The incubation of murine or human lymphocytes in high concentrations of purified Interleukin 2 (IL 2) induces the generation of cytolytic effector cells, termed lymphokine activated killer (LAK) cells. LAK cells are markedly cytotoxic in vitro to a wide spectrum of tumor cell targets, including fresh autologous human tumor; and, the adoptive transfer of LAK cells has been shown to be effective therapy for a variety of murine tumors. Similarly, the administration of high-dose IL 2 in vivo can induce LAK activity from host precursor cells and mediate an anti-tumor effect. Phase I clinical trials for the use of IL 2 and/or LAK cells in humans for cancer therapy have been initiated by several research groups including our own. The purpose of the proposed studies is to further evaluate in murine models the immunobiology, therapeutic efficacy and toxicity of LAK cells and of high-dose IL 2 in order to elucidate the principles necessary for the effective use of such therapy in man.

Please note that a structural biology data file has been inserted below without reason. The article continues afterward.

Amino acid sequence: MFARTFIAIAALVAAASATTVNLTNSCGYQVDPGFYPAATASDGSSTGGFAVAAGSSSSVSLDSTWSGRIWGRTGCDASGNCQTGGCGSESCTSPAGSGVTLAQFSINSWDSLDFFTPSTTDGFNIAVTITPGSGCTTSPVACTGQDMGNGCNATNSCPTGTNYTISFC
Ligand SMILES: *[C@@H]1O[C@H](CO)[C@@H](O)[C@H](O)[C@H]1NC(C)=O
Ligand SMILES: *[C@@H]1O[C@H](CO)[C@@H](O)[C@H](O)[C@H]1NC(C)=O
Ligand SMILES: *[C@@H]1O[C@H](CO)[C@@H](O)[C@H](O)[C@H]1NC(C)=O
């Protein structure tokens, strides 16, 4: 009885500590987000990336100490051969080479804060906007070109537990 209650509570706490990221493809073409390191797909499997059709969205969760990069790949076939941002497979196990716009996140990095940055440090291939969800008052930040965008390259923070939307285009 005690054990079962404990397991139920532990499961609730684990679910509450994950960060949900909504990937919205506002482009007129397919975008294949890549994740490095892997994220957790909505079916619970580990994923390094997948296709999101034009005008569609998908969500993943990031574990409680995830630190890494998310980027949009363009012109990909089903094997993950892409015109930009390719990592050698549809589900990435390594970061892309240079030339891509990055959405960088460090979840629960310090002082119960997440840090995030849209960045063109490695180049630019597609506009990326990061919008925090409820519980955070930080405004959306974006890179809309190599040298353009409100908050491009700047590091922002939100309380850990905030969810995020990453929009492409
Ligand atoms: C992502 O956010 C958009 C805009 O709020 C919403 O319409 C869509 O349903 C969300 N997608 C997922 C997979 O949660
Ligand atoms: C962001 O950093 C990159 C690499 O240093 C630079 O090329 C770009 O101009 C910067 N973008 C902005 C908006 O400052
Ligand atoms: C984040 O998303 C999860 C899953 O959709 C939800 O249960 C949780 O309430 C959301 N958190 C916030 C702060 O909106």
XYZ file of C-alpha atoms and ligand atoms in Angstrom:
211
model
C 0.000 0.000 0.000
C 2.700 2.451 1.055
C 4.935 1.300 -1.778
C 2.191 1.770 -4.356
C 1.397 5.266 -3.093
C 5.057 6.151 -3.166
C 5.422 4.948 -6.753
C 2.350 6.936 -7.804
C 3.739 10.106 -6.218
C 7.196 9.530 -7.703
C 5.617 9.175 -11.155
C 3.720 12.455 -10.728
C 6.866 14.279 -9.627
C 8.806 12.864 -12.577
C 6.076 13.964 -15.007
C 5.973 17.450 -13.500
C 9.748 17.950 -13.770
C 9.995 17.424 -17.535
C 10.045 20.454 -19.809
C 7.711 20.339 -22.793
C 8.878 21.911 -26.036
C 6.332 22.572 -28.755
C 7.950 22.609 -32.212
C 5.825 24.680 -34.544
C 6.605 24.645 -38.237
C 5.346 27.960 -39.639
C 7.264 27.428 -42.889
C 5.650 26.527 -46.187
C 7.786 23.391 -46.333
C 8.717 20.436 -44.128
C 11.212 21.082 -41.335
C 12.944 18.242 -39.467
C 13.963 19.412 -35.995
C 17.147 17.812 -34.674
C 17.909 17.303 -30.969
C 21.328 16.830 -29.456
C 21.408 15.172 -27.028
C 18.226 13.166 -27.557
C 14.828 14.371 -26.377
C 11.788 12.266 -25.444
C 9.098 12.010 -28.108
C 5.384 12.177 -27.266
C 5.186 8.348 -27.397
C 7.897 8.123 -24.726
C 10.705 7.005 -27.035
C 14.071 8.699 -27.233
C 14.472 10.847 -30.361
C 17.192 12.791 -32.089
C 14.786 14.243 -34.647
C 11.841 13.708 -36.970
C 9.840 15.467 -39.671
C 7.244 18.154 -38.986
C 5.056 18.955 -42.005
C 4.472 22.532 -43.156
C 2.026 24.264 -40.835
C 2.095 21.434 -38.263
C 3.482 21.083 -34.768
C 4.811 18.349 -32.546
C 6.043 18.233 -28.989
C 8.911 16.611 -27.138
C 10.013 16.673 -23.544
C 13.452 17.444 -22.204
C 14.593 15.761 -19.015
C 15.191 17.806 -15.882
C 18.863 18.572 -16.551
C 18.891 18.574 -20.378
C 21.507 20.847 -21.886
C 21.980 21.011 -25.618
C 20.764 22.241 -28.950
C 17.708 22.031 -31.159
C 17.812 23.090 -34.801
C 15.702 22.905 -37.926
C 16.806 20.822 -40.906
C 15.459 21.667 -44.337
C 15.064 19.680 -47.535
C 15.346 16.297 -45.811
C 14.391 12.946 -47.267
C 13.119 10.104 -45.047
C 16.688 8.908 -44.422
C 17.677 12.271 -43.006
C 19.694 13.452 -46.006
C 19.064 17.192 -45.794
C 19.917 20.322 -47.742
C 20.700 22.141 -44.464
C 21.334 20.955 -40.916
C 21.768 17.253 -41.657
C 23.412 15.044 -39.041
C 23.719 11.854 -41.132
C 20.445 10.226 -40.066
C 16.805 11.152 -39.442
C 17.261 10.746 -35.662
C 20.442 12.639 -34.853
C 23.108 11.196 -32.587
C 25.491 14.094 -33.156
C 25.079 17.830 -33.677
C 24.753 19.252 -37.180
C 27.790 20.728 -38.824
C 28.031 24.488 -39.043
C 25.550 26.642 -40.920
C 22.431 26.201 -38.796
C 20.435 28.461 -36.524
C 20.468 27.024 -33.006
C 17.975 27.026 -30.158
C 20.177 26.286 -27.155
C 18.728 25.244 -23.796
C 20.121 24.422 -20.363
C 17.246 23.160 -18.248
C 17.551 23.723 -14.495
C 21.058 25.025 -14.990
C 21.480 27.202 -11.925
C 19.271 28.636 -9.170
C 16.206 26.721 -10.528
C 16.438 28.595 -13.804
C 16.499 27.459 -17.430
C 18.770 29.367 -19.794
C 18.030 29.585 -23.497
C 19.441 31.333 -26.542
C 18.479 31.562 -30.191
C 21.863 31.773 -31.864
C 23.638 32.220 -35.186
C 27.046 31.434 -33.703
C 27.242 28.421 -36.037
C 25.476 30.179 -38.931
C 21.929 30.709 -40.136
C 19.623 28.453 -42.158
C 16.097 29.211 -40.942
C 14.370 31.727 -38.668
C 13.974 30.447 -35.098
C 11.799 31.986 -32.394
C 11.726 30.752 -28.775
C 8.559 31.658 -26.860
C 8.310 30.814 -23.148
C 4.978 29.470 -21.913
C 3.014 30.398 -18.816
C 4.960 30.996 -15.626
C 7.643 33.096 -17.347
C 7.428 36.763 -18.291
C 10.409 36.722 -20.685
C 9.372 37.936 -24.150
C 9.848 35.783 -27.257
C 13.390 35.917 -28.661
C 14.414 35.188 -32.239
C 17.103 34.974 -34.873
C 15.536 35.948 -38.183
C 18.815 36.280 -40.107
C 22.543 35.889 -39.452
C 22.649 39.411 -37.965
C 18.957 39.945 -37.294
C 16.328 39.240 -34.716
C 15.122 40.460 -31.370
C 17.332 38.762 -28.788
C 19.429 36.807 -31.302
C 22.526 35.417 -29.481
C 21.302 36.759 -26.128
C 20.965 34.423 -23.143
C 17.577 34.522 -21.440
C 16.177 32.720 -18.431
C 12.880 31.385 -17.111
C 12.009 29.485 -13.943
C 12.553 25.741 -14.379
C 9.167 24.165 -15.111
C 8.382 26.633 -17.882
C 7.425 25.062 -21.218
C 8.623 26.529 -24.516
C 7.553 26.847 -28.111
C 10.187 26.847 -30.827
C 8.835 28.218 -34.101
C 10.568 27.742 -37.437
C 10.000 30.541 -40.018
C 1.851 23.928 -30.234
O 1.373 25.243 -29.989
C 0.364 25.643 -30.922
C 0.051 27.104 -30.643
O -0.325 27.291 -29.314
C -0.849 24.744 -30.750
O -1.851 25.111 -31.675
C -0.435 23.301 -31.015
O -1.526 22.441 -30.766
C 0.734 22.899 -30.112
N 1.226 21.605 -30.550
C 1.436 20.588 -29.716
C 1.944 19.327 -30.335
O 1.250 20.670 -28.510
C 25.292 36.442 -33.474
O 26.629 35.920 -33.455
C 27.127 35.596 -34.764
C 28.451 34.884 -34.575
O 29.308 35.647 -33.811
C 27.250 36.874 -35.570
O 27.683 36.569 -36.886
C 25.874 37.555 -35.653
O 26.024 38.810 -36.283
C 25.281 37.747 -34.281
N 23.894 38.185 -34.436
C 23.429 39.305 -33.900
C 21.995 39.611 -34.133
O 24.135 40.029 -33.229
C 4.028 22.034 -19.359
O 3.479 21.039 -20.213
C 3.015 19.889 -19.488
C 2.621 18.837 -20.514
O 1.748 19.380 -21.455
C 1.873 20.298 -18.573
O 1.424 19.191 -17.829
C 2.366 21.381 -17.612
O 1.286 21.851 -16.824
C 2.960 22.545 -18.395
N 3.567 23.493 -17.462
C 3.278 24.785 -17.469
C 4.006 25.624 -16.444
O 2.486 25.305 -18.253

The specific aims of the proposed research are: (1) To determine the phenotype of LAK effector cells potentially operative in tumor therapy; (2) To determine whether LAK effector cells can be expanded in number by long-term culture in vitro and thereby rendered more effective in therapy; (3) To determine the kinetics of survival and the distribution of donor LAK cells in vivo; (4) To determine the effect of exogenous IL 2 on the survival, distribution and function of donor LAK cells in vivo; (5) To determine whether host immunosuppression can increase the transferability and function of donor LAK cells; (6) To determine the kinetics of LAK cell generation in vivo induced by administration of high-dose IL 2; (7) To compare the efficacy and toxicity of high-dose IL 2 in vivo versus adoptively transferred LAK cells plus lower-dose IL 2; and, (8) To determine the effect of cytotoxic chemotherapy or radiation therapy on the subsequent ability to generate LAK cells in vitro or in vivo.
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